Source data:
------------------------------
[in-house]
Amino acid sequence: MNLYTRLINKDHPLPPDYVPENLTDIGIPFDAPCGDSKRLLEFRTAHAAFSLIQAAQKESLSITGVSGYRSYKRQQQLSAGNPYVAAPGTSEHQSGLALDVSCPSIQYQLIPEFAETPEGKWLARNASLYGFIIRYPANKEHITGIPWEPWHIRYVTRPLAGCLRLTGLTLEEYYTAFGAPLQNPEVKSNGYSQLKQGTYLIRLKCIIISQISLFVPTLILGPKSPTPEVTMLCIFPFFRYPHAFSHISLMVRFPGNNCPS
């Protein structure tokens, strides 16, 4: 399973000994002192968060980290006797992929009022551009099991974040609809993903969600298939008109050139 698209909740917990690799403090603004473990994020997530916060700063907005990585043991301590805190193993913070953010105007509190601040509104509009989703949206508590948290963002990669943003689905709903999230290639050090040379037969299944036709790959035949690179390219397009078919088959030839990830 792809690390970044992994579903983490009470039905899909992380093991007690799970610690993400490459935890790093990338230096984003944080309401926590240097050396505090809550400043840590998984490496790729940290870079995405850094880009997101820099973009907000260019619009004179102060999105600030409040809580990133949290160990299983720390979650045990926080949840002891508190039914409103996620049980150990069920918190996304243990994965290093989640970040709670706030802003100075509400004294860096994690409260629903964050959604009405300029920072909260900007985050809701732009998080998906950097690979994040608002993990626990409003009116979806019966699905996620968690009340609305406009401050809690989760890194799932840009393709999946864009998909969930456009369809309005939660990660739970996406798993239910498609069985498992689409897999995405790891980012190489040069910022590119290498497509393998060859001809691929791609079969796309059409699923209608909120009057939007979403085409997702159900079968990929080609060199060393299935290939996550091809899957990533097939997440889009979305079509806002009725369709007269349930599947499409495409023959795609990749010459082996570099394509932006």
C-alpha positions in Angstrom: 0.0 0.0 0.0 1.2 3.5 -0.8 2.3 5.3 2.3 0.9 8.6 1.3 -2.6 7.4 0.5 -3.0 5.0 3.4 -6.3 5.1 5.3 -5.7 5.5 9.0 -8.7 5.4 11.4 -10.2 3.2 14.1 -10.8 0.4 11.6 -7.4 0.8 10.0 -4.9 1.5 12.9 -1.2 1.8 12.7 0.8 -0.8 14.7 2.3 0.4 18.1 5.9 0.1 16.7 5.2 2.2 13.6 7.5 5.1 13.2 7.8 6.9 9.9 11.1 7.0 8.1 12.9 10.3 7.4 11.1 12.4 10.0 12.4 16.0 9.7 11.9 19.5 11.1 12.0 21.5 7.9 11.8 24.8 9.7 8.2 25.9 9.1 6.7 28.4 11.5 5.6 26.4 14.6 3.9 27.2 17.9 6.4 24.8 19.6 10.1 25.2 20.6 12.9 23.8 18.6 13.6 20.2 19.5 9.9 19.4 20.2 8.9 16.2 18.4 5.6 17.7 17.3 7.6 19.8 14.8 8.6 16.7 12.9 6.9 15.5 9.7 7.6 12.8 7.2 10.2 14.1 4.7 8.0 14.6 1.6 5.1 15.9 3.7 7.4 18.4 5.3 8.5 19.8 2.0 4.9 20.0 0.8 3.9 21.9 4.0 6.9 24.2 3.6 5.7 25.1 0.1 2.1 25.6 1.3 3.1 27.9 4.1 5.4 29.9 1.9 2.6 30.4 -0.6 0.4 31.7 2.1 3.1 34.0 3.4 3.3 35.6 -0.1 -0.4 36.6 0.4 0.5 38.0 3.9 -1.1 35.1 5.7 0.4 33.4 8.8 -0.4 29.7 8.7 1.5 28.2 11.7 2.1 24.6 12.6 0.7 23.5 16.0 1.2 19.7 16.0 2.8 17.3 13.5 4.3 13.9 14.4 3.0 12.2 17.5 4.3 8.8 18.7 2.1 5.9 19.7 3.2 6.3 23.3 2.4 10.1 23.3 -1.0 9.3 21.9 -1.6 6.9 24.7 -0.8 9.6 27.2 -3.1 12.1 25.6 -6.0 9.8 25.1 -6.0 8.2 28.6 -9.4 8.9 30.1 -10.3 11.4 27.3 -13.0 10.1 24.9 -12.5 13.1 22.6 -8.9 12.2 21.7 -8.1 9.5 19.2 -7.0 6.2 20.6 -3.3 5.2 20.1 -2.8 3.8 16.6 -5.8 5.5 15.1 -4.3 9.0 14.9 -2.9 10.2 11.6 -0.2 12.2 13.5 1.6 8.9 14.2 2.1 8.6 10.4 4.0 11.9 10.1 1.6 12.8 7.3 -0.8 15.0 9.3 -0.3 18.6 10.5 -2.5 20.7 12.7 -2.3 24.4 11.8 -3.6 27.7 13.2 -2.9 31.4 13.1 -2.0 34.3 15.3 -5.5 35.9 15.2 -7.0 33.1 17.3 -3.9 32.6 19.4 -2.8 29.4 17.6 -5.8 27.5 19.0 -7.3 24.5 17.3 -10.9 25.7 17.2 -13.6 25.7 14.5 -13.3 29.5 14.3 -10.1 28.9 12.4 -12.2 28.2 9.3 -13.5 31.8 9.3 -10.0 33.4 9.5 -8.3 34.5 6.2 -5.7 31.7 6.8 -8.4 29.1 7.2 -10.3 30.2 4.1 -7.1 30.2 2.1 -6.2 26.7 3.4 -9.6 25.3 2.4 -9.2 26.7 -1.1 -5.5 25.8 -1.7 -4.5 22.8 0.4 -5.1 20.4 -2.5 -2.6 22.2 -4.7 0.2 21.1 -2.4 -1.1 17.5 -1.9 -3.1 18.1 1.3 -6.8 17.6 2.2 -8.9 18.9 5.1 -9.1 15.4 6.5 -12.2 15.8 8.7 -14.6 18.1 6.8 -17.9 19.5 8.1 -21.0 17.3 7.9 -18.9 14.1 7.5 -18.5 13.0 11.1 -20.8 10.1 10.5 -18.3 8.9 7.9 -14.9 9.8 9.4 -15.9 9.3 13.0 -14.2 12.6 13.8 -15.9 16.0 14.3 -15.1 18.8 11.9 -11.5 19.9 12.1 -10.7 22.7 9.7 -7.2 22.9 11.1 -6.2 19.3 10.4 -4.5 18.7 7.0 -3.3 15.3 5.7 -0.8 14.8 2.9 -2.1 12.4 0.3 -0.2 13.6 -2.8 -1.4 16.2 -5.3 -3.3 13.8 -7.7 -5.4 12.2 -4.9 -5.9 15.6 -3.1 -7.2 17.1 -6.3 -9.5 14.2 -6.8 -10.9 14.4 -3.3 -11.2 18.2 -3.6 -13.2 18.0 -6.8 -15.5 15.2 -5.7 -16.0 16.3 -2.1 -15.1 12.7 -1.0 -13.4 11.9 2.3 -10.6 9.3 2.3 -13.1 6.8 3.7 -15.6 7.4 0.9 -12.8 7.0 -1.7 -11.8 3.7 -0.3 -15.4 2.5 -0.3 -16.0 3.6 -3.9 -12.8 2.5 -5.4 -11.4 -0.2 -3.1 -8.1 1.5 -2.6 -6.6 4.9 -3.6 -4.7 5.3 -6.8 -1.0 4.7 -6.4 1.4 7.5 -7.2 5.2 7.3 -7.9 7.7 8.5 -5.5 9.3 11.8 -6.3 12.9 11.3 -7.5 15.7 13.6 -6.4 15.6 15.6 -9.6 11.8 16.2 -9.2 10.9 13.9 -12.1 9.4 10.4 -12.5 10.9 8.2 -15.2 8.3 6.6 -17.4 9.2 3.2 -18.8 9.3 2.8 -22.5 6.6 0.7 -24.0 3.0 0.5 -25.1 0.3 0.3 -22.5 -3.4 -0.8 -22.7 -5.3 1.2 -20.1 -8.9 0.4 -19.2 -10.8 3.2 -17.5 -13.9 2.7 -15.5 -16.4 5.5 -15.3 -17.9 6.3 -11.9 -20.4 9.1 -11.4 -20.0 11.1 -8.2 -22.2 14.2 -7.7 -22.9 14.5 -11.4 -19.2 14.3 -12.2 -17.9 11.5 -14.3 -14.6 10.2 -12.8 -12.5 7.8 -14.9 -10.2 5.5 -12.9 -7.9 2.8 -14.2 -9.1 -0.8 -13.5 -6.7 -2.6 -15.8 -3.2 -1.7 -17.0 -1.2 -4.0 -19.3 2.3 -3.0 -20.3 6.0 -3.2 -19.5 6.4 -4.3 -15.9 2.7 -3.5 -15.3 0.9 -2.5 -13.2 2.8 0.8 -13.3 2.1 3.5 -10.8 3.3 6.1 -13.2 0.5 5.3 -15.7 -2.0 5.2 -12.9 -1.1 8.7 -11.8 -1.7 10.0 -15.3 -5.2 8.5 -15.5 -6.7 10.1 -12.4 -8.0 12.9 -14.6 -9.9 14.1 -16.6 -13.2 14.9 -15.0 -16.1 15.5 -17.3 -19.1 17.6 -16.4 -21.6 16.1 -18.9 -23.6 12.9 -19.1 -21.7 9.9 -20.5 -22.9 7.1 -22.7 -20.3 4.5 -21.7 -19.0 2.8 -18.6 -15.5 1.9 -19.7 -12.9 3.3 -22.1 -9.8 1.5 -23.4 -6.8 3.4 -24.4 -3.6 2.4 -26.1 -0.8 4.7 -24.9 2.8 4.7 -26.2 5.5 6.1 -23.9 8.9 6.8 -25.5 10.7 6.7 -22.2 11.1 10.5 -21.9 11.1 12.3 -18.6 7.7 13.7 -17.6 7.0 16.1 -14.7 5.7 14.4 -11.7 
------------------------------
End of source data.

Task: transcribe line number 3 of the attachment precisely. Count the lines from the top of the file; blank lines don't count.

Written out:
């Protein structure tokens, strides 16, 4: 399973000994002192968060980290006797992929009022551009099991974040609809993903969600298939008109050139 698209909740917990690799403090603004473990994020997530916060700063907005990585043991301590805190193993913070953010105007509190601040509104509009989703949206508590948290963002990669943003689905709903999230290639050090040379037969299944036709790959035949690179390219397009078919088959030839990830 792809690390970044992994579903983490009470039905899909992380093991007690799970610690993400490459935890790093990338230096984003944080309401926590240097050396505090809550400043840590998984490496790729940290870079995405850094880009997101820099973009907000260019619009004179102060999105600030409040809580990133949290160990299983720390979650045990926080949840002891508190039914409103996620049980150990069920918190996304243990994965290093989640970040709670706030802003100075509400004294860096994690409260629903964050959604009405300029920072909260900007985050809701732009998080998906950097690979994040608002993990626990409003009116979806019966699905996620968690009340609305406009401050809690989760890194799932840009393709999946864009998909969930456009369809309005939660990660739970996406798993239910498609069985498992689409897999995405790891980012190489040069910022590119290498497509393998060859001809691929791609079969796309059409699923209608909120009057939007979403085409997702159900079968990929080609060199060393299935290939996550091809899957990533097939997440889009979305079509806002009725369709007269349930599947499409495409023959795609990749010459082996570099394509932006």